Alex Palmer's Natural History Notes and Thoughts

Thoughts and reflections on various social and environmental issues, as well as naturalist observations from the great outdoors.

House-hold cleaners: My not-as-authoritative-as-you-would-think recommendations

When I tell friends and family members that I work in the environmental field, they sometimes start asking me questions about solar panels, or what is the latest fuel-efficient car, or which bath products are the best.  While I do know a lot about these subjects, I am by no means an expert in this department.  Yes, I consider myself an environmentalist, but my interests fall in line much more with natural history and ecology than green consumerism and energy.

That being said, I’d like to offer my recommendations for one area of day-to-day living:  household cleaning.

You may hear about or notice yuppies and overly liberal college students brag about buying expensive organic soap from the co-op, or by well-intentioned shoppers buying the latest Wal-Mart brand “green” dish detergent made with “natural, plant-based” products.  Perhaps you’ve seen the laundry isle in the grocery store packed with new “ecofriendly” soaps in a fancy new bottle that use”15% less plastic,” or whatever new product seems to come at you with dazzling colors and sentimental statements.

While these new and innovative products are well…new and innovative, I would rather you just stick with the good old-fashioned American household cleaning products.  The following list is of cleaning products that are tried and true, and most of them are even biodegradable:

  • Dawn dishwashing liquid.  Free of phosphates (which can harm aquatic ecosystems), this is by far the best dishwashing liquid out there.  Be sure to only use a small drop or two.  A little goes a long way, and you also don’t want to waste anything!
  • Dr. Bronner’s Soap.  Made with mostly organic and fair trade ingredients,  this highly versatile castile soap can be used as a shampoo, body wash, dishwashing liquid (a good eco-friendly alternative to Dawn), laundry detergent, and hand soap.  It is also gentle on the skin and has a universally agreeable fragrance of either peppermint oil or lavender oil.  Again, only use a small drop or two, as this product is VERY concentrated.  It also has a very nice lather, despite the fact that it appears thin and watery when pouring it out of the bottle.  Dr. Bronner’s soap is also great for taking on camping trips, as it is fully biodegradable within a year.
  • Windex.  You should not need any other cleaning solution for your windows.  End of story.  Store brands are an acceptable alternative.
  • Vinegar.  It might sound better in salad dressing and smell better mixed with Italian herbs, but pure distilled vinegar is perhaps one of the best household cleaning solutions out there…and it is of course one of the most ecofriendly.  If you have polished wood floors or other sensitive surfaces, use vinegar to clean them.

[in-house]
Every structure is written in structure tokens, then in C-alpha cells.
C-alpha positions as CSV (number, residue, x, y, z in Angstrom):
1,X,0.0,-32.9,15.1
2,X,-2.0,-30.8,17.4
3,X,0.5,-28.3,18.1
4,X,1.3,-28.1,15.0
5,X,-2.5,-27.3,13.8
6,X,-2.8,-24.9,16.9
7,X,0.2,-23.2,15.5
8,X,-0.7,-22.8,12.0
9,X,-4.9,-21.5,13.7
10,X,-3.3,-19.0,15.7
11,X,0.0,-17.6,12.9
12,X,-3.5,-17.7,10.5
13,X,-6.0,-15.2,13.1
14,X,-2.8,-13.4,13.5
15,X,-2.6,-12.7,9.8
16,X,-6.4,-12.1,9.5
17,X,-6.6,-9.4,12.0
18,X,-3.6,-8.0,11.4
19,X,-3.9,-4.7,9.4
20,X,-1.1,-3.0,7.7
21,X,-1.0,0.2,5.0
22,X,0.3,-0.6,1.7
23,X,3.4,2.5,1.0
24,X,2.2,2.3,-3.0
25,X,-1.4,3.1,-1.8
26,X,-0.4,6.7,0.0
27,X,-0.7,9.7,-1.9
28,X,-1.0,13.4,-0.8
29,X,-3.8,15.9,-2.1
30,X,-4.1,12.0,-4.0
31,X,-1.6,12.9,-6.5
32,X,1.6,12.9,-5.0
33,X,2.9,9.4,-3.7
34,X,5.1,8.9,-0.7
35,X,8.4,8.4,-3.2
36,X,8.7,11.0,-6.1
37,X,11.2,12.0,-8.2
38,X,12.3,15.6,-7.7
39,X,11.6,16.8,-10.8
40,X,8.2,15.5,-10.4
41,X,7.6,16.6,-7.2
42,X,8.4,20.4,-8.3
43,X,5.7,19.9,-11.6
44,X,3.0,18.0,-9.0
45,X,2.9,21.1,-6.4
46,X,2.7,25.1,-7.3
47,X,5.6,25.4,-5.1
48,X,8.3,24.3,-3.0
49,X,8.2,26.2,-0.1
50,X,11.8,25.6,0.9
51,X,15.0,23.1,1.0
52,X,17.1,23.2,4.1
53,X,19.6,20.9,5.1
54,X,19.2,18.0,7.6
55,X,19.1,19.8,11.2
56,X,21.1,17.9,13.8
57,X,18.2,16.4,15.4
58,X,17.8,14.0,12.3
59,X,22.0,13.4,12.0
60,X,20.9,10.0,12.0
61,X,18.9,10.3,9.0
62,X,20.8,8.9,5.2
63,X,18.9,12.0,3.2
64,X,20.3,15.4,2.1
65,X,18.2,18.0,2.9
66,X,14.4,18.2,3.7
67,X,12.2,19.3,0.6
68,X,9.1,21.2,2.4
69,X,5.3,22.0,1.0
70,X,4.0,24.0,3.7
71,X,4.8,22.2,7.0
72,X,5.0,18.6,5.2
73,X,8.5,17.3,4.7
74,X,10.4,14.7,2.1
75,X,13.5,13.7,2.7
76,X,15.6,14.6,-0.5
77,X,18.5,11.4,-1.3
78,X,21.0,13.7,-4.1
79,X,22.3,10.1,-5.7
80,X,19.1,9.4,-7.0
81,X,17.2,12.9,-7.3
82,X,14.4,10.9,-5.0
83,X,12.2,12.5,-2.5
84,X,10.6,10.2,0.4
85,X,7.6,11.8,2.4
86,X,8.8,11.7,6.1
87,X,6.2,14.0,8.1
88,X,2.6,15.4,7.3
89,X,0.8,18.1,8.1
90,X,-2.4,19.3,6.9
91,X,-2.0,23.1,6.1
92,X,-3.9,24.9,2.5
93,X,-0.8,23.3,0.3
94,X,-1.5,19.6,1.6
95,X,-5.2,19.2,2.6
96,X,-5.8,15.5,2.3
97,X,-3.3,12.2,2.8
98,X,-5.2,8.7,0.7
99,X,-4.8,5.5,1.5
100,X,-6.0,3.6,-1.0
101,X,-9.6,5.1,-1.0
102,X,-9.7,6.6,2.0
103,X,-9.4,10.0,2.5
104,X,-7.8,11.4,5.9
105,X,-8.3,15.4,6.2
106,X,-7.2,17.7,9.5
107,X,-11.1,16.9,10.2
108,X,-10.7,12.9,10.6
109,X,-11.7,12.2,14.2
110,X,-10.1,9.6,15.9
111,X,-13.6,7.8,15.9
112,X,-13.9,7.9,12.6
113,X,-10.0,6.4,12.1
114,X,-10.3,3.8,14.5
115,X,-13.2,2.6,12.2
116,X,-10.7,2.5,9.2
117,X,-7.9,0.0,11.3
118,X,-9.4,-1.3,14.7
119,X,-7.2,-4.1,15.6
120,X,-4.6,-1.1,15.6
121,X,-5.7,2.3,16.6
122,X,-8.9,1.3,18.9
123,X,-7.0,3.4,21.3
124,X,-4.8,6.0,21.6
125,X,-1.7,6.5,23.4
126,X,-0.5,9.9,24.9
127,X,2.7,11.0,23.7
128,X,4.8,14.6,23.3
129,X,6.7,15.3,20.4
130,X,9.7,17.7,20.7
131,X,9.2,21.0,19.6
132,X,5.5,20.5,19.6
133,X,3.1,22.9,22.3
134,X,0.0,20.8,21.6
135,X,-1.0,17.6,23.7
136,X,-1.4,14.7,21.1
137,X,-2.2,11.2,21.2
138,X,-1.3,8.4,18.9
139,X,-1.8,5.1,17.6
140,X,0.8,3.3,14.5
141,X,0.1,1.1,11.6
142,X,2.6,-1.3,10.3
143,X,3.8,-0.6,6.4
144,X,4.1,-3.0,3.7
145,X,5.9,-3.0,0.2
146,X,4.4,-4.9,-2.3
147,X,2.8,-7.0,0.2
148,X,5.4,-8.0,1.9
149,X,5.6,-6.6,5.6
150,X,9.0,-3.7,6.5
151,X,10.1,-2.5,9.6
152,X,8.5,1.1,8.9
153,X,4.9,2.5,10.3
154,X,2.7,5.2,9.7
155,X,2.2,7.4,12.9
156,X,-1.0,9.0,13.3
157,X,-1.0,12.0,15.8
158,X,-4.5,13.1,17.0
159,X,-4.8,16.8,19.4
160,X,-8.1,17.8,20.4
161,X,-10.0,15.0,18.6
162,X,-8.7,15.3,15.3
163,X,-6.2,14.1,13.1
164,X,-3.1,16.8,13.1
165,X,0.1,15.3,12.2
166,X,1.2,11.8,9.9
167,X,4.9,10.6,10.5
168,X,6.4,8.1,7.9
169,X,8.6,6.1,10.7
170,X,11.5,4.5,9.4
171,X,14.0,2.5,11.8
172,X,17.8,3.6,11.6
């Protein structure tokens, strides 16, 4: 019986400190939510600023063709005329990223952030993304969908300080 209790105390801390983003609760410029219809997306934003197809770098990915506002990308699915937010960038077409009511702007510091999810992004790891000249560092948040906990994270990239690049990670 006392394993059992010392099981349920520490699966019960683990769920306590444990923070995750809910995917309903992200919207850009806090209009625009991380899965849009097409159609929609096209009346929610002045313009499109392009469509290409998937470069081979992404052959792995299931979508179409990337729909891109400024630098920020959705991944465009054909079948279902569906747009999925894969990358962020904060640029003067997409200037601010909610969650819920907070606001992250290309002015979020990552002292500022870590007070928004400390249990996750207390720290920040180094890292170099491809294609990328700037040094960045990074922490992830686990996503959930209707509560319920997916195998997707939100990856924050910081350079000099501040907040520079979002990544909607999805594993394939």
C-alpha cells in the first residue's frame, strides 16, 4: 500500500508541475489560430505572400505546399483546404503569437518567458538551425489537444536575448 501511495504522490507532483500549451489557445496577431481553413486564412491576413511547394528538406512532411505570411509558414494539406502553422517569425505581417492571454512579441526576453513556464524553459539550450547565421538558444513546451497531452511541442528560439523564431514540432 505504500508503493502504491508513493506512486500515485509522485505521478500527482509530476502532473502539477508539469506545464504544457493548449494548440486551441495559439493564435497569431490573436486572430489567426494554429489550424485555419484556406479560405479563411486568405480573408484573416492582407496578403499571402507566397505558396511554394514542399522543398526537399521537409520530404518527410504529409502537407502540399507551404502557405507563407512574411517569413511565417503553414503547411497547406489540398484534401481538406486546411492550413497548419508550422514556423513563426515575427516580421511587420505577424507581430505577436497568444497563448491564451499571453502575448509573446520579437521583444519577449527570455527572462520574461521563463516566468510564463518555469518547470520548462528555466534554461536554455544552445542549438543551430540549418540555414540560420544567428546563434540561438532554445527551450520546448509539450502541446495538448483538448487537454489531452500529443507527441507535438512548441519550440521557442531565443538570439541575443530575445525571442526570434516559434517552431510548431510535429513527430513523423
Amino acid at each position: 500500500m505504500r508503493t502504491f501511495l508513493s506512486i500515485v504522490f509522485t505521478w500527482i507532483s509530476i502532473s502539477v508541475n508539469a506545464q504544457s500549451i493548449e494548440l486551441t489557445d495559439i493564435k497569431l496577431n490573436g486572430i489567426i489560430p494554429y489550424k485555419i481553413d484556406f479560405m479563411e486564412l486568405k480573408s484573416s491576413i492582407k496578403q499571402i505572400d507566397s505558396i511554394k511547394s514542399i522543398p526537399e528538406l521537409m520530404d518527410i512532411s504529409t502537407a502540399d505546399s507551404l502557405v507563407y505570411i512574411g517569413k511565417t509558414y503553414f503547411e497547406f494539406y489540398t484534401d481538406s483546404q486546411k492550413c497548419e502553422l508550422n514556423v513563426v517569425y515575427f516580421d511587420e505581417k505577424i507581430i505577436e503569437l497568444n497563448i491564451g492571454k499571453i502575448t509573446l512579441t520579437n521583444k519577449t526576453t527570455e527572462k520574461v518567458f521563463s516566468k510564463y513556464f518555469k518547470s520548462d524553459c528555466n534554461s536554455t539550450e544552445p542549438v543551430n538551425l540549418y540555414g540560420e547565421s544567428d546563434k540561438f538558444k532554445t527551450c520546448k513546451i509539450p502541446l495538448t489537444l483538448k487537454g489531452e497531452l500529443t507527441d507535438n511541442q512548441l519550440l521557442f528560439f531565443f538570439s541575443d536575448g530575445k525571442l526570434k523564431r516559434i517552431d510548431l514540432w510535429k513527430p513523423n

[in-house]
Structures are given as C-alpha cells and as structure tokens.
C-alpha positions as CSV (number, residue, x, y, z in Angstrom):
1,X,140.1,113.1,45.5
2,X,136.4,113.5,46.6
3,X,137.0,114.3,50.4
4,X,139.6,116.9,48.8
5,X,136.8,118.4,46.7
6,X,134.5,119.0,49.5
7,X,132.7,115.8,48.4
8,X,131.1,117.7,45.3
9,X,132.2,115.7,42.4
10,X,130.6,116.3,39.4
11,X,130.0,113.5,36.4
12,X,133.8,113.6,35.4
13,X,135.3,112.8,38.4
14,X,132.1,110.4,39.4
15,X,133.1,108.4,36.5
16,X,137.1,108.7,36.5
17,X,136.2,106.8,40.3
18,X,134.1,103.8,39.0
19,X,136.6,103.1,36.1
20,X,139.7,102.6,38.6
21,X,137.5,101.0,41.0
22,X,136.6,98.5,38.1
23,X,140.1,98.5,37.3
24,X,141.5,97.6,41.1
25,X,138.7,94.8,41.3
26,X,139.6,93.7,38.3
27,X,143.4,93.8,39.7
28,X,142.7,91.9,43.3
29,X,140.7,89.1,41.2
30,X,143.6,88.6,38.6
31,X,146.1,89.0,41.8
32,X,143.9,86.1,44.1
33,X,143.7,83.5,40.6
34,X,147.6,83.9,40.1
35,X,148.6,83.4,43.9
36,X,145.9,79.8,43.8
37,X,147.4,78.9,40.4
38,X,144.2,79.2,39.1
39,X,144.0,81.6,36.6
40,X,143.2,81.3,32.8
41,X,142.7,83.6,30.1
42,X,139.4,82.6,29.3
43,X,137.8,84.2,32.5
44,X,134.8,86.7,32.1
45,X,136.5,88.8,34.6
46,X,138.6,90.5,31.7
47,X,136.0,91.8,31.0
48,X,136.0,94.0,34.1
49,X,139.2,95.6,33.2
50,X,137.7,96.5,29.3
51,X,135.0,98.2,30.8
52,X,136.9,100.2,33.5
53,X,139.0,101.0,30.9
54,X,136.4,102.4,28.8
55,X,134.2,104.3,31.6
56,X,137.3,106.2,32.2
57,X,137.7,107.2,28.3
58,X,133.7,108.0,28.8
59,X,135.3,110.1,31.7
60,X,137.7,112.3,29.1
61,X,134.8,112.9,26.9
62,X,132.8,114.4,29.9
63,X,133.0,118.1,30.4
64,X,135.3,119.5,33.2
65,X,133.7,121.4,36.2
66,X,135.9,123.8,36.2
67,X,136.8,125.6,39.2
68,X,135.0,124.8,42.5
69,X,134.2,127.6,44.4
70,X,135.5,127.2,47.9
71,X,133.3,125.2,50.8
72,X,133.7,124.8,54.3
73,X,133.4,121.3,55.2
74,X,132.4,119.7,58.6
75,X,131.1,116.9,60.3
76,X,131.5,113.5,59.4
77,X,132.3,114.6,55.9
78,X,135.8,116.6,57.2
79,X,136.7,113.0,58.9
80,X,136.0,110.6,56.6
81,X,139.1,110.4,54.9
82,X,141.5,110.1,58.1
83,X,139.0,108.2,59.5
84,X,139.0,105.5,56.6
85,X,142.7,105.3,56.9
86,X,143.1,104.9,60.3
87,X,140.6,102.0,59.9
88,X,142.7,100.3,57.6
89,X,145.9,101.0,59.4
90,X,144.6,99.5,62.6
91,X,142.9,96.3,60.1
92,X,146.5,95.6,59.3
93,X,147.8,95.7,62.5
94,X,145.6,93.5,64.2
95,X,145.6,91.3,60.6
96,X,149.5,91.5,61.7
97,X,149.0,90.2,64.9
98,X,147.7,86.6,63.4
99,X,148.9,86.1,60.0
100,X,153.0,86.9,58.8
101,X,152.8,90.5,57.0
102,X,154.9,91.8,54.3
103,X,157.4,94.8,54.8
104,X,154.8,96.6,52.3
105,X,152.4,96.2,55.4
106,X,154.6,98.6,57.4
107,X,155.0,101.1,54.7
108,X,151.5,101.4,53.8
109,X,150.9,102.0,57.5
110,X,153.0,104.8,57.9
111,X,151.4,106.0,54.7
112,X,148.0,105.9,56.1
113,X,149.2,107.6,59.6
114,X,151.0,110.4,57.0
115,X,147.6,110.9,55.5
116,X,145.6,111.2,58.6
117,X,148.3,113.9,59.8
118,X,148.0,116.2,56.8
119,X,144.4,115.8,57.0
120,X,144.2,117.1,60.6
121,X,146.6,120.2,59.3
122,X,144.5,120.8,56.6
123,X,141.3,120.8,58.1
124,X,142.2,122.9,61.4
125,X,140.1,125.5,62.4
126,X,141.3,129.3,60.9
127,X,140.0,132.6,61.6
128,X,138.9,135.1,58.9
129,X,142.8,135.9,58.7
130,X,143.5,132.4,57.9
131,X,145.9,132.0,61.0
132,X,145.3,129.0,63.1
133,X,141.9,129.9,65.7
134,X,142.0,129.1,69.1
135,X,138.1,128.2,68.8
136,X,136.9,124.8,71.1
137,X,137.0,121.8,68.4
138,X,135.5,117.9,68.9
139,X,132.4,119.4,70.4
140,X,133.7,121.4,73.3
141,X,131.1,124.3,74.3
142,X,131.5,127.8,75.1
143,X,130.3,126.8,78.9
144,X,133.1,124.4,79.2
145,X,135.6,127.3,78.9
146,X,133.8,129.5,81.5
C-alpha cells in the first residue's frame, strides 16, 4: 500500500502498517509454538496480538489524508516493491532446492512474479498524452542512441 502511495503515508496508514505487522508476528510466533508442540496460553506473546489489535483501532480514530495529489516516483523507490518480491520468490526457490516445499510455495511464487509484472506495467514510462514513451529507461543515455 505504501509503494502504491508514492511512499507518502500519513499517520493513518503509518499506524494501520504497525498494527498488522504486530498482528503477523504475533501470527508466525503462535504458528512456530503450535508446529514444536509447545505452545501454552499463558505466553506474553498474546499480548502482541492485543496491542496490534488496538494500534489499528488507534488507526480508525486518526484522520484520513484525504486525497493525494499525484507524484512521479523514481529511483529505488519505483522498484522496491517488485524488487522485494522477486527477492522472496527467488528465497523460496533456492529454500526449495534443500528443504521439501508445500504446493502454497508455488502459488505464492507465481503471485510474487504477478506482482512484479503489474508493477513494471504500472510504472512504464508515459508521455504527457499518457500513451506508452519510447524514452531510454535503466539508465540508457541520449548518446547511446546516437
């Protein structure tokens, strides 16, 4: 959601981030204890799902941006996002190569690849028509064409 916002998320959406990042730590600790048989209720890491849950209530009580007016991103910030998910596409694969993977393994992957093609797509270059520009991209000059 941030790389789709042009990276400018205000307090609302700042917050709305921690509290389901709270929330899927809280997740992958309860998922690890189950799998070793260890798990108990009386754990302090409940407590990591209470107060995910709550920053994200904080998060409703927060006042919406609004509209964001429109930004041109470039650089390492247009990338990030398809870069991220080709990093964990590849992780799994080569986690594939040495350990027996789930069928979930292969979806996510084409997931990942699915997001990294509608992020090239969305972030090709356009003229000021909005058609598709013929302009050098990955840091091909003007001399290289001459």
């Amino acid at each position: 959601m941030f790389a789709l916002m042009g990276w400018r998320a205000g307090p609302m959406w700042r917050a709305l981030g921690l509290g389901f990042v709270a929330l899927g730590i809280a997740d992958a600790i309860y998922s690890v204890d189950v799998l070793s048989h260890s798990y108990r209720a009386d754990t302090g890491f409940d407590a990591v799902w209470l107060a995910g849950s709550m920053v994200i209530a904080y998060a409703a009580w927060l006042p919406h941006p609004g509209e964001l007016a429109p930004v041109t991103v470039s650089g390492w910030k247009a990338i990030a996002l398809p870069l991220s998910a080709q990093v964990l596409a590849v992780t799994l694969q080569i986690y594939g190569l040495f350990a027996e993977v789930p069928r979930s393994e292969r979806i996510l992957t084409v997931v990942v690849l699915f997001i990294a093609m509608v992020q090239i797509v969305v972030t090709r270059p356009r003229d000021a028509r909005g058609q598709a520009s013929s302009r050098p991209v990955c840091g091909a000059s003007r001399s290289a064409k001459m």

• Tide laundry detergent.  It works the best, but use it sparingly!  This product contains a lot of chemicals.  There is, however, a “clear and free” variety out now that works just as well but forgoes many of the harsh dyes and fragrances that can harm people’s skin and pollute the environment.
  • Murphy’s Oil Soap.  A classic for cleaning floors, this product is mostly plant-based (rather than petroleum-based), and is even biodegradable within a few short years.

This really, from an environmental perspective, is all the average American needs to clean their house.  That being said, the next time you go to Walgreens or wherever else you are going to see a plethora of soaps, detergents, and other household cleaning solutions.  Avoid buying them altogether…and hold on to your wallet before you buy $20 organic laundry detergent that works almost as well as water from the creek behind your house.  The options I have provided are low-cost and if used carefully, will not damage the environment on any meaningful scale.


4 responses to “House-hold cleaners: My not-as-authoritative-as-you-would-think recommendations

  1. Ben February 5, 2012 at 1:14 am

    Alex! What are you doing recommending Tide with no reservations? Liquid Tide may not be bad, I don’t know. But powder Tide is one of the worst offenders in terms of wasting resources and it causes problems because so much of that big box is a meaningless filler powder that doesn’t clean your clothes, it only makes the box more impressive-looking by being fuller and making you think you’re getting more for your money.

    It also means wastewater treatment plants have to remove all that artificial stuff that took up space in the box.
    Sorry floor the rant

    • Ben February 5, 2012 at 1:16 am

      My phone isn’t working right, so the end of that response is weird, also,i apologize for hijacking your blog comments to rant about powder tide. 😀 oops.

      • palmera01 February 5, 2012 at 11:09 am

        Ben – The Tide LIQUID laundry detergent is the most recommended laundry detergent by magazines such as consumer reports and other reviewers. There is also now a tide variety that is “free and clear” of dyes and fragrances. However, a more environmentally friendly alternative was also stated in my post: Dr. Bronner’s Soap (castile soap). Both Tide and castile soap help remove dirt and grease from your clothes, and they leave a nice fresh scent. The Dr. Bronner’s company uses many organic and fair trade ingredients, as well.

  2. Anonymous February 19, 2012 at 7:25 pm

    Vinegar works well to clean windows and mirrors too…. so you don’t even need Windex. Just dip a piece of newspaper in vinegar, the scrub the window/mirror with it, then use another piece of dry newspaper to wipe up the wet vinegar left on the window and wipe away all the smudges. Perfectly clean!

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